By Suzi Brozman
If you read Leah Stern’s recent blog entry on Pardes’ catering manager David S. Berman, you’ve got an idea how eloquent a speaker he is. Anyone entering Pardes is immediately aware of the aromas of delicious things-to-come emanating from David’s kitchen (more on that later).
The Pardes kitchen is a one-man show. Chef Berman does all the menu planning, ordering, and cooking for over 70 students, plus staff and visitors, a job he’s done for almost 8 years.
And he’s also a one-man greeter, friend and supporter for the entire student body. David says, “I pride myself in learning everyone’s names in the first month or so. The variety in backgrounds, where they come from, adds tremendous color to the student body. I came from an insular, ethnocentric community, and I didn’t know any non-Jews on an equal footing. I like learning about the Pardes family. Pardes is multi-cultural. I enjoy that a lot; it adds a lot to my job.”
So where does he come from? Can you tell from his accent? David is originally from Cape Town, South Africa, where he lived all his life until he came to Israel in 1987, after graduating from college. While in his last year at the University of Cape Town, he saw an ad in the local Jewish newspaper for a hotel management course in Israel in English for new immigrants. Already having a love for cooking, which he developed in high school through helping to cook and bake at home, he saw that this was a golden opportunity for him.
He finished the course, did internships in hotels and restaurants (management, not cooking!), did some private catering, got married in 2002 and in 2004 landed at Pardes, thanks in part to encouragement from his friend and fellow South African David Levin-Kruss, and to Pardes’ staff member Joanne Barth, whose husband was working with him in the high-tech industry.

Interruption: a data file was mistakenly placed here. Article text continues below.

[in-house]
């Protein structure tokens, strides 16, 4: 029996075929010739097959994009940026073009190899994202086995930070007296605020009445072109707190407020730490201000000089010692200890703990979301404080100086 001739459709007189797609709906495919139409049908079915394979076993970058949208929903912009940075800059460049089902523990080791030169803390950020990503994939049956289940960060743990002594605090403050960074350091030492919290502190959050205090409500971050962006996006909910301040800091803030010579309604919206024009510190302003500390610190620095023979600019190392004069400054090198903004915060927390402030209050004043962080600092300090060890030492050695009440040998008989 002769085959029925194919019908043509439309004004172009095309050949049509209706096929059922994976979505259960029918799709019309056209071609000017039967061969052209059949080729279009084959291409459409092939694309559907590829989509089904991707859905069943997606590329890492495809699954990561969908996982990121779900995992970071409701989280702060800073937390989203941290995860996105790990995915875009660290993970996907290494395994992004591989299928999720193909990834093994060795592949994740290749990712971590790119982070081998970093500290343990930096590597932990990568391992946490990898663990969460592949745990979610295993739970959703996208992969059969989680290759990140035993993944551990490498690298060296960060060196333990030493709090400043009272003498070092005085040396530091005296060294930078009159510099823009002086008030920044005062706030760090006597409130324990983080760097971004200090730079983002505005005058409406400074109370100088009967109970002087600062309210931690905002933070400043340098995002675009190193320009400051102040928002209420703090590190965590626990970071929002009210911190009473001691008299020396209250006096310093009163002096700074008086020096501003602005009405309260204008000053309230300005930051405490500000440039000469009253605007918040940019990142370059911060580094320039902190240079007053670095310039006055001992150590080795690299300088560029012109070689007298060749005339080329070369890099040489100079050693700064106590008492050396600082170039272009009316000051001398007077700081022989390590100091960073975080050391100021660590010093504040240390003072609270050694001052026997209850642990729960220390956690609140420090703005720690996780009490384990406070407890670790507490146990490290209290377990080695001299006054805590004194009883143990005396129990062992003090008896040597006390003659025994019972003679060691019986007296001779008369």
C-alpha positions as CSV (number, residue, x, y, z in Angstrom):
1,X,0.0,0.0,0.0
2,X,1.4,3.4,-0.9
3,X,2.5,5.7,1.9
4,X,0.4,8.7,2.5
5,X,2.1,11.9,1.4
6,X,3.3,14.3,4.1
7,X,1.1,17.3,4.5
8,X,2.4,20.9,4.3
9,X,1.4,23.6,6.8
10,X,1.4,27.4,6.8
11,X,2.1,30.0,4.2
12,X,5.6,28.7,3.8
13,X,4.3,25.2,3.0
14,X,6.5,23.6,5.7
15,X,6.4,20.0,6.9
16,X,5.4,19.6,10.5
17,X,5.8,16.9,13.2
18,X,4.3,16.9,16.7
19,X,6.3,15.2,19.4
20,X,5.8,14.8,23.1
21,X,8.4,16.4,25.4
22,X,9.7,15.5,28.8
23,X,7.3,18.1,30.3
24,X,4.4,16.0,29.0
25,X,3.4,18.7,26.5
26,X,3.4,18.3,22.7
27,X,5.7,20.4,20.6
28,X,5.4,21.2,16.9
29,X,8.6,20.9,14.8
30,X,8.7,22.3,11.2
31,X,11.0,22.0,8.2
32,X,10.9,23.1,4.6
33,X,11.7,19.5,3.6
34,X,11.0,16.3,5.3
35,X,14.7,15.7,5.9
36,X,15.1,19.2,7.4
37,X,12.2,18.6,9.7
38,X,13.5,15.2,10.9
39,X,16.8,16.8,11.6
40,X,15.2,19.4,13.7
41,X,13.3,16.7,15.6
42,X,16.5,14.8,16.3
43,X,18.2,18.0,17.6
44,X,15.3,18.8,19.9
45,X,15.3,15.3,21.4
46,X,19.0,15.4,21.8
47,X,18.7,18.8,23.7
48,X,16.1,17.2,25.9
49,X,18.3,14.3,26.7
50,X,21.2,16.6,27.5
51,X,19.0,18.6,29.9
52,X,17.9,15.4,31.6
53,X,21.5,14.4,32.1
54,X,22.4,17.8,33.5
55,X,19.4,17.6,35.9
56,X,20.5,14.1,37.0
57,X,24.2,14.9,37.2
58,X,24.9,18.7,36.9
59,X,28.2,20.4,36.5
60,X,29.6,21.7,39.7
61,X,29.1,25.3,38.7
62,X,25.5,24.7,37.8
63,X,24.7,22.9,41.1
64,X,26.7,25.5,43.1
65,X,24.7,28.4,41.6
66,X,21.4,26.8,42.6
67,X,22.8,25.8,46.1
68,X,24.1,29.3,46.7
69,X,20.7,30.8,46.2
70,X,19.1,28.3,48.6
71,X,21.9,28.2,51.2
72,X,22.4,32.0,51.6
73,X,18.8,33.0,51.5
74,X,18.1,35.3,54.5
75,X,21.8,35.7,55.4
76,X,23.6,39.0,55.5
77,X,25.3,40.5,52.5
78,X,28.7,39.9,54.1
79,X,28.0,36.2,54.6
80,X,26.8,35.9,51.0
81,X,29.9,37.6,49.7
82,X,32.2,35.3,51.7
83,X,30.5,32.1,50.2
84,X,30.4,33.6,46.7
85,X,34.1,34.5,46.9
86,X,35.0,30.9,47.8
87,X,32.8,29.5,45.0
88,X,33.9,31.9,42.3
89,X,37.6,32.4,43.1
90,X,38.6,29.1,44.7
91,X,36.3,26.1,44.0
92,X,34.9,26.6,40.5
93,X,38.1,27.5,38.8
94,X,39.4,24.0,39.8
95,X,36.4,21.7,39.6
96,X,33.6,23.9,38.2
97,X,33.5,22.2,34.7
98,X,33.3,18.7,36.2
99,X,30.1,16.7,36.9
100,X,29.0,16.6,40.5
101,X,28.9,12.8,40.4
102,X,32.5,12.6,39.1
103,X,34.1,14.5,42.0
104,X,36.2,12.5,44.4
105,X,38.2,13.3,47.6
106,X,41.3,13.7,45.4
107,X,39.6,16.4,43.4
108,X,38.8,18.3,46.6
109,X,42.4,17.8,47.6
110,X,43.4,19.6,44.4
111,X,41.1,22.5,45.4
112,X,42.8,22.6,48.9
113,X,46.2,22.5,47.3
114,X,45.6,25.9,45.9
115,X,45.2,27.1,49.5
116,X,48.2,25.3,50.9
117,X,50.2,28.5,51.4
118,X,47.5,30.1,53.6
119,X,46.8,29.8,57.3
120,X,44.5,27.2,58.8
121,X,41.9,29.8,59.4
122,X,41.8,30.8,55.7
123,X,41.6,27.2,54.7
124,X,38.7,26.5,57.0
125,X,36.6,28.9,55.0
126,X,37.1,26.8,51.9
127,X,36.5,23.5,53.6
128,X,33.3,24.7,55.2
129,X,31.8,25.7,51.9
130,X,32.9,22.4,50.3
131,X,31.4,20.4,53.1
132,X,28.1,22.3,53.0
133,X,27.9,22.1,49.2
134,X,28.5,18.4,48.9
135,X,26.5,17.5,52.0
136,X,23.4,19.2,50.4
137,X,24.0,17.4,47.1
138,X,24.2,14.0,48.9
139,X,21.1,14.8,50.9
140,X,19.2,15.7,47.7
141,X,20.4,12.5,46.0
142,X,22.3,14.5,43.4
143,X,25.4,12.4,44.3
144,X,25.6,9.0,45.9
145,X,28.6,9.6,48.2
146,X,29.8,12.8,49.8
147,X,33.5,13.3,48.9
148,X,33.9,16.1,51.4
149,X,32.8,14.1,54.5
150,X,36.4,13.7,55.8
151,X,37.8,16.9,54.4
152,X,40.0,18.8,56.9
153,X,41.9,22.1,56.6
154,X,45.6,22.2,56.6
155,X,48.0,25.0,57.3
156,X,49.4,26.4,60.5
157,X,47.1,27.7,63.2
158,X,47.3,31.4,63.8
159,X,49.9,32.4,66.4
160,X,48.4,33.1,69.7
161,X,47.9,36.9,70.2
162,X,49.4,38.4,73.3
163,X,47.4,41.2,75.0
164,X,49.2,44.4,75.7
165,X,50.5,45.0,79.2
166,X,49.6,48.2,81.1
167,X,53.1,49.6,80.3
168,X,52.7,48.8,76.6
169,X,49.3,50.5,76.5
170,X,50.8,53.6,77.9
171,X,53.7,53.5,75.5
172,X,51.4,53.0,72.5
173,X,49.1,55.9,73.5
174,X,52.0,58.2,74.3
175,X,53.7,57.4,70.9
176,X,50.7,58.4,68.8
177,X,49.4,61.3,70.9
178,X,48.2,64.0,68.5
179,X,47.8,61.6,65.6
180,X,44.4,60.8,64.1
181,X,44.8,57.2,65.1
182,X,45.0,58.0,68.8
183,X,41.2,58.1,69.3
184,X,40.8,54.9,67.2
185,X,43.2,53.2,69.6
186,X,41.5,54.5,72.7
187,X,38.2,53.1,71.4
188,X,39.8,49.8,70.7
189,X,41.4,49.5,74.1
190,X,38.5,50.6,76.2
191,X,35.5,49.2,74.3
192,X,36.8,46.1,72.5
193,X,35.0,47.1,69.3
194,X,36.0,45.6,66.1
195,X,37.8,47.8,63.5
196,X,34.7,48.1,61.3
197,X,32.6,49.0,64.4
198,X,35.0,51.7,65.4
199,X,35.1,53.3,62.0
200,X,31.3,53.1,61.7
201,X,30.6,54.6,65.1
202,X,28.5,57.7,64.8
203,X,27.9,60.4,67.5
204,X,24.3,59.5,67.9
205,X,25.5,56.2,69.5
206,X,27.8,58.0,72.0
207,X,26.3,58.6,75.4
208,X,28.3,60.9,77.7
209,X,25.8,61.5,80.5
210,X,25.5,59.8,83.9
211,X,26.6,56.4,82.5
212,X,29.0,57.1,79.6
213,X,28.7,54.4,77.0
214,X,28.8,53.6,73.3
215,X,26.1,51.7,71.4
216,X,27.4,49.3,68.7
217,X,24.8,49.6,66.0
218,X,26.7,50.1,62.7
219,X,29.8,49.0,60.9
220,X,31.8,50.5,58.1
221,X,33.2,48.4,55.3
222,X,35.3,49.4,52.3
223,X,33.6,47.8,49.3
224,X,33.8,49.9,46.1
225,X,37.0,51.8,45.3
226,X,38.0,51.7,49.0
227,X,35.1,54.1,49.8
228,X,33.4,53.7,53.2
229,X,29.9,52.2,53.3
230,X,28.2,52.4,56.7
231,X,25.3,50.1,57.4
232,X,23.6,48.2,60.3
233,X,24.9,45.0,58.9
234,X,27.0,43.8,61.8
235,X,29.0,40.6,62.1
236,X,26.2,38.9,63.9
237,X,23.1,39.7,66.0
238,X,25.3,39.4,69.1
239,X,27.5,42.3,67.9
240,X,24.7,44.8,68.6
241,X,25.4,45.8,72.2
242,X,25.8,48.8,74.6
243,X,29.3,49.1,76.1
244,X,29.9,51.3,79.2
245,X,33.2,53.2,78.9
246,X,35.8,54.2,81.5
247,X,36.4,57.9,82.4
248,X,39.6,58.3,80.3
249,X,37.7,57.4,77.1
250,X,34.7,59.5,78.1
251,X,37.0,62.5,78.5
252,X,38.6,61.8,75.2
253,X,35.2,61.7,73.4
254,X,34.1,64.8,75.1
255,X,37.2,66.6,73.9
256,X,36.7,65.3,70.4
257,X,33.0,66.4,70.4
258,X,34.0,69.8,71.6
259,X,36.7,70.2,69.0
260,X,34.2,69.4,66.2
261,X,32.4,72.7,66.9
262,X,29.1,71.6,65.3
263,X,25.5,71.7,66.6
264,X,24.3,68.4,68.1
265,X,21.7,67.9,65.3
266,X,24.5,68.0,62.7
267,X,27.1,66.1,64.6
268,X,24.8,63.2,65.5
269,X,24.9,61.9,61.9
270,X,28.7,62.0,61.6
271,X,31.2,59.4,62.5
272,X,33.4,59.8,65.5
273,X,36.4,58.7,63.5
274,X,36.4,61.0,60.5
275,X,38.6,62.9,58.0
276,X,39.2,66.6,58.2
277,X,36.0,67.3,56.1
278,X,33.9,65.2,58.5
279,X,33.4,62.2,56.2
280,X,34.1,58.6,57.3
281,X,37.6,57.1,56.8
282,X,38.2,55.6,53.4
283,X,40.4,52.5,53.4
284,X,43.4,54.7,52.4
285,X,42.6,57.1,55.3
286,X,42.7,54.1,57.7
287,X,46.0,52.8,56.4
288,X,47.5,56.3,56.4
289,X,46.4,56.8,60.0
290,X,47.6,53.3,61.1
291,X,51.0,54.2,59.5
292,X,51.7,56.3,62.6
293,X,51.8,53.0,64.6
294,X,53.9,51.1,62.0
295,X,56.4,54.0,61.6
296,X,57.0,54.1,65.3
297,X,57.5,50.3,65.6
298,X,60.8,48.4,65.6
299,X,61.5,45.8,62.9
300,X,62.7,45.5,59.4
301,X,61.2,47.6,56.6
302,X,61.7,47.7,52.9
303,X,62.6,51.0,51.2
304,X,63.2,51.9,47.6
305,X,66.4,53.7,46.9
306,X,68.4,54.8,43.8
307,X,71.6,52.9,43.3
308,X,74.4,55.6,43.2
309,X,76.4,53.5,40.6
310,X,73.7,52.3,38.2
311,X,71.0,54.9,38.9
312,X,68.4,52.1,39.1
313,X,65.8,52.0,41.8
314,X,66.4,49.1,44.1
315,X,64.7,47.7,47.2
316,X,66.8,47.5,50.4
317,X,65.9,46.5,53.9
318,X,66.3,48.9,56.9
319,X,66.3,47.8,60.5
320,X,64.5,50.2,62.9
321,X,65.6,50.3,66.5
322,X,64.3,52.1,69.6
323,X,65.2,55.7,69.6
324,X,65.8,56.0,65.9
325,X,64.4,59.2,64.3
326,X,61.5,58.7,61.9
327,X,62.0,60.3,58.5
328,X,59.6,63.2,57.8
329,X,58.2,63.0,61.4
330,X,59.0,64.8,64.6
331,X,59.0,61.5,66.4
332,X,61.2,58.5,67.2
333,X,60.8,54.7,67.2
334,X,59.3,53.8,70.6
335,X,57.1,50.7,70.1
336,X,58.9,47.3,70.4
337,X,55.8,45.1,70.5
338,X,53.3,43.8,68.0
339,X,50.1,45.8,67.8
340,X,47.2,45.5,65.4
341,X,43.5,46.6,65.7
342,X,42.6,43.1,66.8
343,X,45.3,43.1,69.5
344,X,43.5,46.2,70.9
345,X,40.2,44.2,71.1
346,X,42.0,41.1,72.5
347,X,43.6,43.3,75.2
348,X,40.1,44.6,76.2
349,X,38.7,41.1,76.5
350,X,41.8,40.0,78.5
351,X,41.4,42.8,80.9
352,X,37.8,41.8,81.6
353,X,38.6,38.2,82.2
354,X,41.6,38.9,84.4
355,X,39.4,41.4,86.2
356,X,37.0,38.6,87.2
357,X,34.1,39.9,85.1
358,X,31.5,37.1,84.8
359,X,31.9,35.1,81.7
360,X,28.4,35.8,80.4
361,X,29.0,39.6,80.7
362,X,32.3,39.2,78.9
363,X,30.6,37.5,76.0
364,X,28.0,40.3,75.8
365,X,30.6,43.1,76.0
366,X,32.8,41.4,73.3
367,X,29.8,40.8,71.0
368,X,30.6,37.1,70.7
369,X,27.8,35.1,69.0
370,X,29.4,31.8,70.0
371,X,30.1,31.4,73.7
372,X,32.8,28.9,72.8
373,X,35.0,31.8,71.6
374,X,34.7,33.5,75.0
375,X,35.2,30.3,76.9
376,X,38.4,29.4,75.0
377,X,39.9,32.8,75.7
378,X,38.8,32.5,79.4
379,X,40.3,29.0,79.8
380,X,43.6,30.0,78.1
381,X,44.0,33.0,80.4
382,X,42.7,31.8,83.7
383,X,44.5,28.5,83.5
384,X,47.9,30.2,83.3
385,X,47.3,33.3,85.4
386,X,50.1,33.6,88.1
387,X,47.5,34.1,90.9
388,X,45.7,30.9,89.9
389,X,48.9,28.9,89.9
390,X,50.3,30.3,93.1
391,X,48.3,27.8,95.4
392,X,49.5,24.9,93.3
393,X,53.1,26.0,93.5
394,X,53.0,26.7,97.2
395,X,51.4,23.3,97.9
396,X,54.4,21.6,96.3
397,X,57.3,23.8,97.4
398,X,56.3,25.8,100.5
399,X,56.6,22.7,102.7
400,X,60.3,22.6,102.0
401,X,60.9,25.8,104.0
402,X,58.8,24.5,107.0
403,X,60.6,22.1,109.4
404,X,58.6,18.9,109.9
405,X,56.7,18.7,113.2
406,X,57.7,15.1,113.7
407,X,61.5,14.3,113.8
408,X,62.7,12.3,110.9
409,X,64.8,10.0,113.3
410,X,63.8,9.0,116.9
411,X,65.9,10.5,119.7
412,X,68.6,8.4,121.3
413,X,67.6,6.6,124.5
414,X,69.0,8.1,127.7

“I knew nothing about Pardes before getting calls about the job. Soon, a senior faculty member told me the best thing about Pardes was the students. That was very true. I was not used to meeting Americans and other non-Israelis. It’s been a great match. The students are great. So are the faculty and staff. It’s nice being around new students every year. It’s a good marriage also in the sense that I have a lot of freedom in this small place to try new menus, new recipes. It’s a small kitchen with no door, but lots of windows. I feel blessed in this way. I’m part of the community, not shut away.”
He wishes for a larger kitchen, where he could indulge his passion for baking, which he finds most creative. But he does enjoy the freedom he has at Pardes to try new recipes, new menus. “It’s a small kitchen no door, but lots of windows. And it keeps me part of the Pardes community.”
At home he does the Shabbos cooking, while his wife Rebecca, an educational psychologist, does the weekday cooking for their four young children. He calls his marriage “Berman squared,” because his wife’s maiden name was also Berman… no relation, they checked! Outside of kitchen duty, he enjoys classical music and opera—just visit the kitchen for a sample of operatic music, cantorial melodies, Gilbert and Sullivan—his tastes are very eclectic. Dividing his time between work and home with four growing kids, he doesn’t have much time for hobbies, but does admit to liking art, cinema, and reading, with tastes ranging from fact to fiction to food magazines. “If I had more time, I’d travel the world and go to galleries.”
What does he think of Pardes’ taste? “Kids will eat anything—Mexican goes well, Indian, pasta, cheese, lasagna, baked ziti…as long as there’s a lot of it. One of the things I like is, while I’m limited by the budget and having a dairy kitchen, I have the freedom to vary the menu. Nobody tells me what to make.” Except us, of course, as students, faculty and staff rush to the table to be first in line for David’s fabulous muffins, his creative soups and filling sandwiches. Amazing salads and innovative cakes make community lunch days a weekly treat.
There’s probably not a person at Pardes who doesn’t give thanks to Chef David Berman for nourishing their bodies while Torah learning enriches their souls. If you haven’t stopped by the kitchen to say hello and thank you, please do it soon!